While humans care about Earth’s climate, scientists are looking further and into the far future: ETH researchers have shown in the lab that the planet’s interior is likely cooling much faster than assumed.
Experimental verification of temperatures in the Earth’s interior is difficult for obvious reasons: the Earth’s core begins at a depth of about 3000 km and has a temperature of plus/minus 6000 K, which is about 5000 to 6000 degrees Celsius. So the ETH scientists recreated the layer between Earth’s core and Earth’s mantle in the lab.
This boundary layer is relevant because here the viscous mantle rock is in direct contact with the hot iron
Melting nickel from the Earth’s outer core. The temperature gradient between the two layers is quite large, which means that a lot of heat is likely to flow here. The boundary layer is mainly composed of the mineral bridgemanite.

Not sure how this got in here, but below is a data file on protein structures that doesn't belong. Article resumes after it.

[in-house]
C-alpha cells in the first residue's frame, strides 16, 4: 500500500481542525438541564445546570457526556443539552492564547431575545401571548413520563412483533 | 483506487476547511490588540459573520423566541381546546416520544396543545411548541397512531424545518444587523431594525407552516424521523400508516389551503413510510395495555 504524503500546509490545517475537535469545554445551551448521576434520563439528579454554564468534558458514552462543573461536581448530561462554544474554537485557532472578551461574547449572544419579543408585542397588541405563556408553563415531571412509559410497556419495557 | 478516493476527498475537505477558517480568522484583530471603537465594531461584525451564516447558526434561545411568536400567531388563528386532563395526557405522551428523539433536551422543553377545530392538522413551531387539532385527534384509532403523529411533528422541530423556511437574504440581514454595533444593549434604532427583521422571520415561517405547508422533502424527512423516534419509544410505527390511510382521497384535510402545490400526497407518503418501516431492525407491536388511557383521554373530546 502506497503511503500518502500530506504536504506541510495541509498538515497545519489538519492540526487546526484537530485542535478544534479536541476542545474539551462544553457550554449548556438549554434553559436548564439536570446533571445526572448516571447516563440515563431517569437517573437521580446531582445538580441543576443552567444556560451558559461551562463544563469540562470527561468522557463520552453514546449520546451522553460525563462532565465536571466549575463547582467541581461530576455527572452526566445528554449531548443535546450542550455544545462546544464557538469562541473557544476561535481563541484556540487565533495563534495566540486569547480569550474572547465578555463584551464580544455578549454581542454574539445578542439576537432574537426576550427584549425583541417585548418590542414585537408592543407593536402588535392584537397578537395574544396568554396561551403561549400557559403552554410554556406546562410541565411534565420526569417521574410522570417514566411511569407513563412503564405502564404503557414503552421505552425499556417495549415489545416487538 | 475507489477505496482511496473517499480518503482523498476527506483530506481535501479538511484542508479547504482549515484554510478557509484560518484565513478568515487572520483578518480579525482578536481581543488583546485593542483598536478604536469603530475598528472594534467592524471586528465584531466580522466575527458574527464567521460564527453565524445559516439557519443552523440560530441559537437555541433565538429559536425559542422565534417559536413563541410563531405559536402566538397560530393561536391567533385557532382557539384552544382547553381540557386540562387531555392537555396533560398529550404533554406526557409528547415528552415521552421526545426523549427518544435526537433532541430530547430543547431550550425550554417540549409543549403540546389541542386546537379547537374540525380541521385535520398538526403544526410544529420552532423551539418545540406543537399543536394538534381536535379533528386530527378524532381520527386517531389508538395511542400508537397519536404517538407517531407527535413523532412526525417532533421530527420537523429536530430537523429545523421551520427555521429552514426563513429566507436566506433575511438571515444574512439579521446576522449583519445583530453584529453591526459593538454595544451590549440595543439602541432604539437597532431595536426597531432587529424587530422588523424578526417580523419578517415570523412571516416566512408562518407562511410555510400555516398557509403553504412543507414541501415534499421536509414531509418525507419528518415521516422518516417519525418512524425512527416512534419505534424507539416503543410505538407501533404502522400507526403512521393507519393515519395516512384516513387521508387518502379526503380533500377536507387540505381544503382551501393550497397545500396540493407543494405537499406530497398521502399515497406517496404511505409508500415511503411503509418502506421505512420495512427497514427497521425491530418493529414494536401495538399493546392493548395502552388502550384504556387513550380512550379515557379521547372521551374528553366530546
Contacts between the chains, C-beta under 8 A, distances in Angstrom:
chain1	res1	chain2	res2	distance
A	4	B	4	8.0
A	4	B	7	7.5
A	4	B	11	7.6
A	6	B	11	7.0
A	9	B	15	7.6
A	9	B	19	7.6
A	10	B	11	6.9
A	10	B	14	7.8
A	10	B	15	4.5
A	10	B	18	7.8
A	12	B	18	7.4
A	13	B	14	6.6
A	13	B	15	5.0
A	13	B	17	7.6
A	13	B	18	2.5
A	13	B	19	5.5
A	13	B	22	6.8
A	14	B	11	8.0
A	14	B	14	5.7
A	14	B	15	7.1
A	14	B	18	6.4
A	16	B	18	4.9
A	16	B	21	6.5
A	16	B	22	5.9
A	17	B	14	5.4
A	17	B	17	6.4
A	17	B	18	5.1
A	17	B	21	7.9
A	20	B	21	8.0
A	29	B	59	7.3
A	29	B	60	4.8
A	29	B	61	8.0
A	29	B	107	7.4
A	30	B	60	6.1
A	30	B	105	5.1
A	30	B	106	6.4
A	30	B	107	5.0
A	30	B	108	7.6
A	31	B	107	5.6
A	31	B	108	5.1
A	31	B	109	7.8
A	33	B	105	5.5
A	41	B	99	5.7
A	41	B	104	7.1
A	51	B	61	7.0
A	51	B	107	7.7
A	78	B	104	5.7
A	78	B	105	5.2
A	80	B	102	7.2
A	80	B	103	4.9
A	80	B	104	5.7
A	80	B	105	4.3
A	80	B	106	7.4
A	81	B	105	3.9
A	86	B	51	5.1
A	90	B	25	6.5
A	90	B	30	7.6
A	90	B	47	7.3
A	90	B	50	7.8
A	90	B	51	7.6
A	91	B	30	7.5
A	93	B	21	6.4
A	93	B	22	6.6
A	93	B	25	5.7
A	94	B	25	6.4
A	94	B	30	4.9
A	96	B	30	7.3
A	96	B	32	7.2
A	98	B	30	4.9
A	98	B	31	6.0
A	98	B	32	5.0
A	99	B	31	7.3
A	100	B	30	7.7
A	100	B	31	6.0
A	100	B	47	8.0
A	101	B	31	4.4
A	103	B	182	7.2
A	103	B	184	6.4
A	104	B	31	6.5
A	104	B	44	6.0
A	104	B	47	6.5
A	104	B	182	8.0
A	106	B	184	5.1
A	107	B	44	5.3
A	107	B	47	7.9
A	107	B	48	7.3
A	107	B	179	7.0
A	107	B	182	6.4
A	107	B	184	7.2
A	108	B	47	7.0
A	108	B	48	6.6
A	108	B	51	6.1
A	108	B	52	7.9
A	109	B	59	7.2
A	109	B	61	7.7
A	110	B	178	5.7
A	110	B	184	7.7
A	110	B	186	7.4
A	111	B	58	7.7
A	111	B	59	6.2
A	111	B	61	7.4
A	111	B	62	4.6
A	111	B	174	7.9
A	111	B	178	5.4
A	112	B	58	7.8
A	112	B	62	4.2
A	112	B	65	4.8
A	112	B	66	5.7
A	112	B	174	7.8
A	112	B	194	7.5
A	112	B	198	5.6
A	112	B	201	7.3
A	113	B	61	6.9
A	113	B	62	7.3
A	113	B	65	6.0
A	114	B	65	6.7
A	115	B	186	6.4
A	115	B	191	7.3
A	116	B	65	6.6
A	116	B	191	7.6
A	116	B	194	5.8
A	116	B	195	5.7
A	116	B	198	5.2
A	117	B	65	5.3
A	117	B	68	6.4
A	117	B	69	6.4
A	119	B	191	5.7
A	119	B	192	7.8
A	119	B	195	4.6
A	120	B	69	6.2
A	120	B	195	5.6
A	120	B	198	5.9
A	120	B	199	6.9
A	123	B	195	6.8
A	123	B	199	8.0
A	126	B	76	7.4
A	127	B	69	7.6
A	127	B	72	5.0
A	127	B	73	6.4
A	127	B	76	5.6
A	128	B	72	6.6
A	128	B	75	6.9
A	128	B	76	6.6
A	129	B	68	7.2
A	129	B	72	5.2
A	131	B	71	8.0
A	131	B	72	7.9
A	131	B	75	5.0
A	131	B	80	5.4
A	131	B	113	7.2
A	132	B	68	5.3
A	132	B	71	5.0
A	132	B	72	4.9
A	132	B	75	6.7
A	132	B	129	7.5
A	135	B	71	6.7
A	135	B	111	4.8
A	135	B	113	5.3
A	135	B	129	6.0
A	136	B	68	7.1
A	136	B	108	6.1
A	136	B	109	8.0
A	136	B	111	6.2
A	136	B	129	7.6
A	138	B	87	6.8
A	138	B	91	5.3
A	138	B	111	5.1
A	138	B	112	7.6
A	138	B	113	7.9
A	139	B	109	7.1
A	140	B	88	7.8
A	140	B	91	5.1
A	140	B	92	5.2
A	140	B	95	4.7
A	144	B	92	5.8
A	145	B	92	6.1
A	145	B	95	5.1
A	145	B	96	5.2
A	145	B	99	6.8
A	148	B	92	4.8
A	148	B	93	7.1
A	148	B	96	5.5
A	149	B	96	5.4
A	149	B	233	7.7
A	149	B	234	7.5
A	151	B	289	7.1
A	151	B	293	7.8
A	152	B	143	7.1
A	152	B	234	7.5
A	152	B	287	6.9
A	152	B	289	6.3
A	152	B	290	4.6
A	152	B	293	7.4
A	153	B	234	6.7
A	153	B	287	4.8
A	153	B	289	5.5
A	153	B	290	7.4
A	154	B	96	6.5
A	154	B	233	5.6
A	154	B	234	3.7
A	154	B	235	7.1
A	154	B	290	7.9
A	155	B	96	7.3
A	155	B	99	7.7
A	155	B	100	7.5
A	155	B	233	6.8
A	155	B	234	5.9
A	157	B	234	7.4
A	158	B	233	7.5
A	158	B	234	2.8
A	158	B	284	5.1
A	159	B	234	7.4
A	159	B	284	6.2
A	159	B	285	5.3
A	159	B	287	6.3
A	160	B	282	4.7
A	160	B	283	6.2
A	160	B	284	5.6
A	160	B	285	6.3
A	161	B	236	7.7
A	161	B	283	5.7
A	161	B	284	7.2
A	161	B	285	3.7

ETH Professor Motohiro Murakami and colleagues from the Carnegie Institution for Science have developed a sophisticated measurement system that makes it possible to measure the thermal conductivity of bridgemanite in the laboratory, under conditions of pressure and temperature prevailing in the Earth’s interior.
In the future a “dead” planet like Mars
“Using this measurement system, we were able to show that the thermal conductivity of bridgemanite is one and a half times higher than expected,” Murakami says. This conclusion enables that the heat flux from the core to the mantle is higher than previously thought. This could lead to the movement of tectonic plates, which is continued by convective motions in the mantle, and oscillates faster than previously thought.
“Our results can give us a new perspective on the evolution of Earth’s dynamics. They indicate that Earth, like the other rocky planets Mercury and Mars, is cooling and becoming inactive much faster than expected,” explains Murakami.
* DOI Publication Number: 10.1016 / j.epsl.2021.117329
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